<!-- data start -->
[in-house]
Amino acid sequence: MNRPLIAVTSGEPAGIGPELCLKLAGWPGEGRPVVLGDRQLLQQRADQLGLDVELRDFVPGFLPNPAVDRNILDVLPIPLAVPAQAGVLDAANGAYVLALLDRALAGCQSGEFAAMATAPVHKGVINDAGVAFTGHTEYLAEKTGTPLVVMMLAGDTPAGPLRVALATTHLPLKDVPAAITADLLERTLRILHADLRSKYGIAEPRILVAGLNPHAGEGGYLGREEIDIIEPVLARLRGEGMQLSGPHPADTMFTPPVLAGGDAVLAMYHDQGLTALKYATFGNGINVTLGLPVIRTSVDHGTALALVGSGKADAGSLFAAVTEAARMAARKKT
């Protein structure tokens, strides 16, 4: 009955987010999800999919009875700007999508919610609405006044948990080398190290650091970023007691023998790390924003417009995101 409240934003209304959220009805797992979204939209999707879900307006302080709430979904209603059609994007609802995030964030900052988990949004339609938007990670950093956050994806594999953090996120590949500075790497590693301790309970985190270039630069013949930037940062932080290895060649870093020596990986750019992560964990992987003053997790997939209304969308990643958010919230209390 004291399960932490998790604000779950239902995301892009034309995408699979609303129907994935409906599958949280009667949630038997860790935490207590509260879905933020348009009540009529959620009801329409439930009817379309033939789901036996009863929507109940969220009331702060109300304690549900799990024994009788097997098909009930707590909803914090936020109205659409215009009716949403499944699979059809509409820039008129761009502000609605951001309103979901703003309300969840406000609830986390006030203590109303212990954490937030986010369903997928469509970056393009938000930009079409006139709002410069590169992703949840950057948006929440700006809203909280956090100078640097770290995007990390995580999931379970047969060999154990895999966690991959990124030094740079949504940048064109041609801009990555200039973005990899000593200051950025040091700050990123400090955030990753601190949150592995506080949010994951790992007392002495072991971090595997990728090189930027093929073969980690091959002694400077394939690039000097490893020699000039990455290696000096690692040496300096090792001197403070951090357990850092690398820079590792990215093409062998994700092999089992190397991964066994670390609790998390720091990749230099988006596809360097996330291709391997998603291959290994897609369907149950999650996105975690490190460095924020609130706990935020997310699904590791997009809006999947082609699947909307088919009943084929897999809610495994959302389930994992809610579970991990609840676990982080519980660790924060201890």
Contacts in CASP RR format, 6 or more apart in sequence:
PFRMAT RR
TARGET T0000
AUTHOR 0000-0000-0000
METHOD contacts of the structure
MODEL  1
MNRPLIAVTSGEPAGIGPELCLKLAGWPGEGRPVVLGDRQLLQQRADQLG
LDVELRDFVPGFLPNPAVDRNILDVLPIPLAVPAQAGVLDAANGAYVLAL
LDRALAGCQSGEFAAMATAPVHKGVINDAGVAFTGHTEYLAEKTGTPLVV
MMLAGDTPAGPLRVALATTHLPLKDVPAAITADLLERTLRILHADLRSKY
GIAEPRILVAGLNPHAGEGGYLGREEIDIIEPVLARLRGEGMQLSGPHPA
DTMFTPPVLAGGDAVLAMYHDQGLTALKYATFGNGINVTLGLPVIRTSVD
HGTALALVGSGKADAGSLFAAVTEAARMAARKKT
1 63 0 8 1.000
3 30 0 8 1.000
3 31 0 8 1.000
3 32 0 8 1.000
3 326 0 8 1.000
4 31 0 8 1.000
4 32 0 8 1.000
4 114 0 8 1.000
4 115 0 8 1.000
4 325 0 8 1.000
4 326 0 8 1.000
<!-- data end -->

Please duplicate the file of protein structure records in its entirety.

[in-house]
Amino acid sequence: MNRPLIAVTSGEPAGIGPELCLKLAGWPGEGRPVVLGDRQLLQQRADQLGLDVELRDFVPGFLPNPAVDRNILDVLPIPLAVPAQAGVLDAANGAYVLALLDRALAGCQSGEFAAMATAPVHKGVINDAGVAFTGHTEYLAEKTGTPLVVMMLAGDTPAGPLRVALATTHLPLKDVPAAITADLLERTLRILHADLRSKYGIAEPRILVAGLNPHAGEGGYLGREEIDIIEPVLARLRGEGMQLSGPHPADTMFTPPVLAGGDAVLAMYHDQGLTALKYATFGNGINVTLGLPVIRTSVDHGTALALVGSGKADAGSLFAAVTEAARMAARKKT
């Protein structure tokens, strides 16, 4: 009955987010999800999919009875700007999508919610609405006044948990080398190290650091970023007691023998790390924003417009995101 409240934003209304959220009805797992979204939209999707879900307006302080709430979904209603059609994007609802995030964030900052988990949004339609938007990670950093956050994806594999953090996120590949500075790497590693301790309970985190270039630069013949930037940062932080290895060649870093020596990986750019992560964990992987003053997790997939209304969308990643958010919230209390 004291399960932490998790604000779950239902995301892009034309995408699979609303129907994935409906599958949280009667949630038997860790935490207590509260879905933020348009009540009529959620009801329409439930009817379309033939789901036996009863929507109940969220009331702060109300304690549900799990024994009788097997098909009930707590909803914090936020109205659409215009009716949403499944699979059809509409820039008129761009502000609605951001309103979901703003309300969840406000609830986390006030203590109303212990954490937030986010369903997928469509970056393009938000930009079409006139709002410069590169992703949840950057948006929440700006809203909280956090100078640097770290995007990390995580999931379970047969060999154990895999966690991959990124030094740079949504940048064109041609801009990555200039973005990899000593200051950025040091700050990123400090955030990753601190949150592995506080949010994951790992007392002495072991971090595997990728090189930027093929073969980690091959002694400077394939690039000097490893020699000039990455290696000096690692040496300096090792001197403070951090357990850092690398820079590792990215093409062998994700092999089992190397991964066994670390609790998390720091990749230099988006596809360097996330291709391997998603291959290994897609369907149950999650996105975690490190460095924020609130706990935020997310699904590791997009809006999947082609699947909307088919009943084929897999809610495994959302389930994992809610579970991990609840676990982080519980660790924060201890």
Contacts in CASP RR format, 6 or more apart in sequence:
PFRMAT RR
TARGET T0000
AUTHOR 0000-0000-0000
METHOD contacts of the structure
MODEL  1
MNRPLIAVTSGEPAGIGPELCLKLAGWPGEGRPVVLGDRQLLQQRADQLG
LDVELRDFVPGFLPNPAVDRNILDVLPIPLAVPAQAGVLDAANGAYVLAL
LDRALAGCQSGEFAAMATAPVHKGVINDAGVAFTGHTEYLAEKTGTPLVV
MMLAGDTPAGPLRVALATTHLPLKDVPAAITADLLERTLRILHADLRSKY
GIAEPRILVAGLNPHAGEGGYLGREEIDIIEPVLARLRGEGMQLSGPHPA
DTMFTPPVLAGGDAVLAMYHDQGLTALKYATFGNGINVTLGLPVIRTSVD
HGTALALVGSGKADAGSLFAAVTEAARMAARKKT
1 63 0 8 1.000
3 30 0 8 1.000
3 31 0 8 1.000
3 32 0 8 1.000
3 326 0 8 1.000
4 31 0 8 1.000
4 32 0 8 1.000
4 114 0 8 1.000
4 115 0 8 1.000
4 325 0 8 1.000
4 326 0 8 1.000